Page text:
Browse Exhibits (2 total)
Though not necessarily a household name, Minnesota-born artist Adolf Dehn helped to catalyze some of the most important movements in American art, from Regionalism and Social Realism, to caricature. Most known for his work in lithography and printmaking, he traveled throughout the world, spending time in places like New York City, Paris, and Vienna, places that would shape the way he viewed the people and locations he would capture in his prints and drawings. Over the span of his life, from his birth in Waterville, Minnesota, in 1895, to his death in New York City in 1961, he created nearly 650 images, some of which are exhibited here.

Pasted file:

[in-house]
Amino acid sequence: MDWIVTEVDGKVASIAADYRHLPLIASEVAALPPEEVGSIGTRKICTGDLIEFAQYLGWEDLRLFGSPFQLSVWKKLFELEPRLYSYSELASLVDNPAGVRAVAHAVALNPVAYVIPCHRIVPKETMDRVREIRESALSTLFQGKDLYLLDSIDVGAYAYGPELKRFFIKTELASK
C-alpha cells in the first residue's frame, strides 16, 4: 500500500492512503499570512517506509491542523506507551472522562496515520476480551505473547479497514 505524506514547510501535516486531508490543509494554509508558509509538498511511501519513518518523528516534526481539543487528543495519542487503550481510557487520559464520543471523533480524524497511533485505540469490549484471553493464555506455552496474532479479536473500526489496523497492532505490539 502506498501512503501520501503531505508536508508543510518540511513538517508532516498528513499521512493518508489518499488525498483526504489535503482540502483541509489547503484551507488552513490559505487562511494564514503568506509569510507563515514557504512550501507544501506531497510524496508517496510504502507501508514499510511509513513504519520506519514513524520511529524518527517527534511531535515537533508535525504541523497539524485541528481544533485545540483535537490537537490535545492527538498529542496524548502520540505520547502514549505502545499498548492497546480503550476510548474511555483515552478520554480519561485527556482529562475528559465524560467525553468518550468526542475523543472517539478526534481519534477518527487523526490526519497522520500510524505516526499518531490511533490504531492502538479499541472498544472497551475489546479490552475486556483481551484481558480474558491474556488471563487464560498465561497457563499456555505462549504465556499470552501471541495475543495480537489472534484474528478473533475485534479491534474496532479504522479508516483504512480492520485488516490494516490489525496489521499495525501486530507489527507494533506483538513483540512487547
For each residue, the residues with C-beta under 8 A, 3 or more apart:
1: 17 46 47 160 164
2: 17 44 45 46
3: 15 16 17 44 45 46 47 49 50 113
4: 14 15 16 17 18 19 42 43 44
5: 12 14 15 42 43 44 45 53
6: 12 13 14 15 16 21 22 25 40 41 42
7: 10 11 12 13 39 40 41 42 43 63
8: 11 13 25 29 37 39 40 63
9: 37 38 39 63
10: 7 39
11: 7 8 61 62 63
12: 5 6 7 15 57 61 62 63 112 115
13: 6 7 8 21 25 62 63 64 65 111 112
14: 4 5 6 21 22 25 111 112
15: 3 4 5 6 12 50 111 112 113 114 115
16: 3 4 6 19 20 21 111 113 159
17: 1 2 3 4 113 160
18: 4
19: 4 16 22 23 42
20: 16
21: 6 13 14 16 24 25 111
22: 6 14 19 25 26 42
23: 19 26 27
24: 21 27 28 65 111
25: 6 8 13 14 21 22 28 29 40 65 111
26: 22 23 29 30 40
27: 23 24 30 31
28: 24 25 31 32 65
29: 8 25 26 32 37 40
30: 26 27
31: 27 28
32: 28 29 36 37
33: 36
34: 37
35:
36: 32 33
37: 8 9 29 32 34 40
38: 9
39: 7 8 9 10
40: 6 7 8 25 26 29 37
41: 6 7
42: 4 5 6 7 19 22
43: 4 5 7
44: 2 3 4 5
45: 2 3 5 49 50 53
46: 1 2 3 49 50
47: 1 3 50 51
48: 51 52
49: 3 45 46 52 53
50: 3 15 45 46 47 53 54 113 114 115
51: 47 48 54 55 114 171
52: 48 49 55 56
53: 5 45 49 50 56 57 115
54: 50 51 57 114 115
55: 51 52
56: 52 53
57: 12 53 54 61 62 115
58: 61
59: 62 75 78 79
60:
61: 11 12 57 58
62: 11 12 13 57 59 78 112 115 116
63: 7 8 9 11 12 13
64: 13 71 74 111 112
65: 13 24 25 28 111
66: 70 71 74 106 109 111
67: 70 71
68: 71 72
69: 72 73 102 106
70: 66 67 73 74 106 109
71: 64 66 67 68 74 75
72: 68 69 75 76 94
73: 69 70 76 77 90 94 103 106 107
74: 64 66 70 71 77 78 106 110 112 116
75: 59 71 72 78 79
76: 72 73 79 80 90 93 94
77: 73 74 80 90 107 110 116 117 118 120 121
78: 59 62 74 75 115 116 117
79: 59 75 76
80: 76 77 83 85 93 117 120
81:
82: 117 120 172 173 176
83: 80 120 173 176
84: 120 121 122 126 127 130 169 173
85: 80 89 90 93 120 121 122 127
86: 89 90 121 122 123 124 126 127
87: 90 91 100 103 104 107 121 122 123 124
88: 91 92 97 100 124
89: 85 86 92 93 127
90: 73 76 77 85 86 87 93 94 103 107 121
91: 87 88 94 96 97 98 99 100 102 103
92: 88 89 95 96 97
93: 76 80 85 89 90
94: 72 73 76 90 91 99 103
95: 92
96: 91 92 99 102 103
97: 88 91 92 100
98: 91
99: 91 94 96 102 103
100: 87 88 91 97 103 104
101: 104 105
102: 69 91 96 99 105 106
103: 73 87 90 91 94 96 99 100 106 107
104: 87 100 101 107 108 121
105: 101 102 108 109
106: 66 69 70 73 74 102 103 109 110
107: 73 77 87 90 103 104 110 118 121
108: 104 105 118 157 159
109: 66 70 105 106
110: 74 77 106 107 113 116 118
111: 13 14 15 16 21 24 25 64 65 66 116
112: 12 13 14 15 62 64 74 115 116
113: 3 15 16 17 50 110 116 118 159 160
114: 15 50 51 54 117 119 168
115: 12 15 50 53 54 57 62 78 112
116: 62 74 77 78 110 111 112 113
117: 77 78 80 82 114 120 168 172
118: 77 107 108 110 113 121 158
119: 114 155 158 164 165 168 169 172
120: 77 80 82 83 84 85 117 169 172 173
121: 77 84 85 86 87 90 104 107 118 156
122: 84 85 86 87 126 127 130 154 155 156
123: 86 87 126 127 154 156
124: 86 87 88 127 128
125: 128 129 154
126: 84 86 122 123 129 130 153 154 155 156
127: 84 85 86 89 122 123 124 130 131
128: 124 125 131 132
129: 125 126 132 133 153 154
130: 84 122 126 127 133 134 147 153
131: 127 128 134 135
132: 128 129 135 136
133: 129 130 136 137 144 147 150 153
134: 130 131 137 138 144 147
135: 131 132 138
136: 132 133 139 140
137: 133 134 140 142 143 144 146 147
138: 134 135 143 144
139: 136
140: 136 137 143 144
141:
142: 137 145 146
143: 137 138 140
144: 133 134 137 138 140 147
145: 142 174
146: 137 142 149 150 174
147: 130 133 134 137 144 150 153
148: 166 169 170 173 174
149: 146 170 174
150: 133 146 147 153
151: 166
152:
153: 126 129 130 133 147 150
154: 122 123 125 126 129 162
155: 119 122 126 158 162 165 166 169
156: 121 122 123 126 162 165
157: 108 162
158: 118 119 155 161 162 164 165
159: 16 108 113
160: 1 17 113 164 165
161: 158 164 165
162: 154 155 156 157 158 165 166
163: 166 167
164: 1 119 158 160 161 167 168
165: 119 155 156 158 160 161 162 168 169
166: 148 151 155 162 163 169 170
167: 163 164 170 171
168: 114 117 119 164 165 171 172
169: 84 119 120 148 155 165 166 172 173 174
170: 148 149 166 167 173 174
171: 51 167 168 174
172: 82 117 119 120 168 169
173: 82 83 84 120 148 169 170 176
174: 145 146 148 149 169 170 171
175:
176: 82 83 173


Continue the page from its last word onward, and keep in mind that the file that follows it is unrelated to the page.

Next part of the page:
Ade Bethune's narrative is an indispensable chapter of our cultural history. As an artist, writer, and liturgical consultant, she made significant contributions to sacred art and architecture as well as social justice spanning over a half-century. This collection embodies Ade Bethune’s Symbols of the Spirit article, which was previously published in the Catholic Art Quarterly in 1954. The exhibition contains two manuscripts of the article and explores the different symbols Sister Ade uses to represent Spirit, the third aspect of the Holy Trinity.
Sister Ade's leadership and vast collections of works make her an important figure in twentieth-century American liturgical art. Starting in 1984 until the time of her death in 2002, many of her papers and artwork were donated to St. Catherine University in St. Paul, Minnesota. The full collection occupies some 400 linear feet consisting of manuscript and printed materials, as well as 75 cubic feet of nontextual materials (graphic, sound, and artifacts).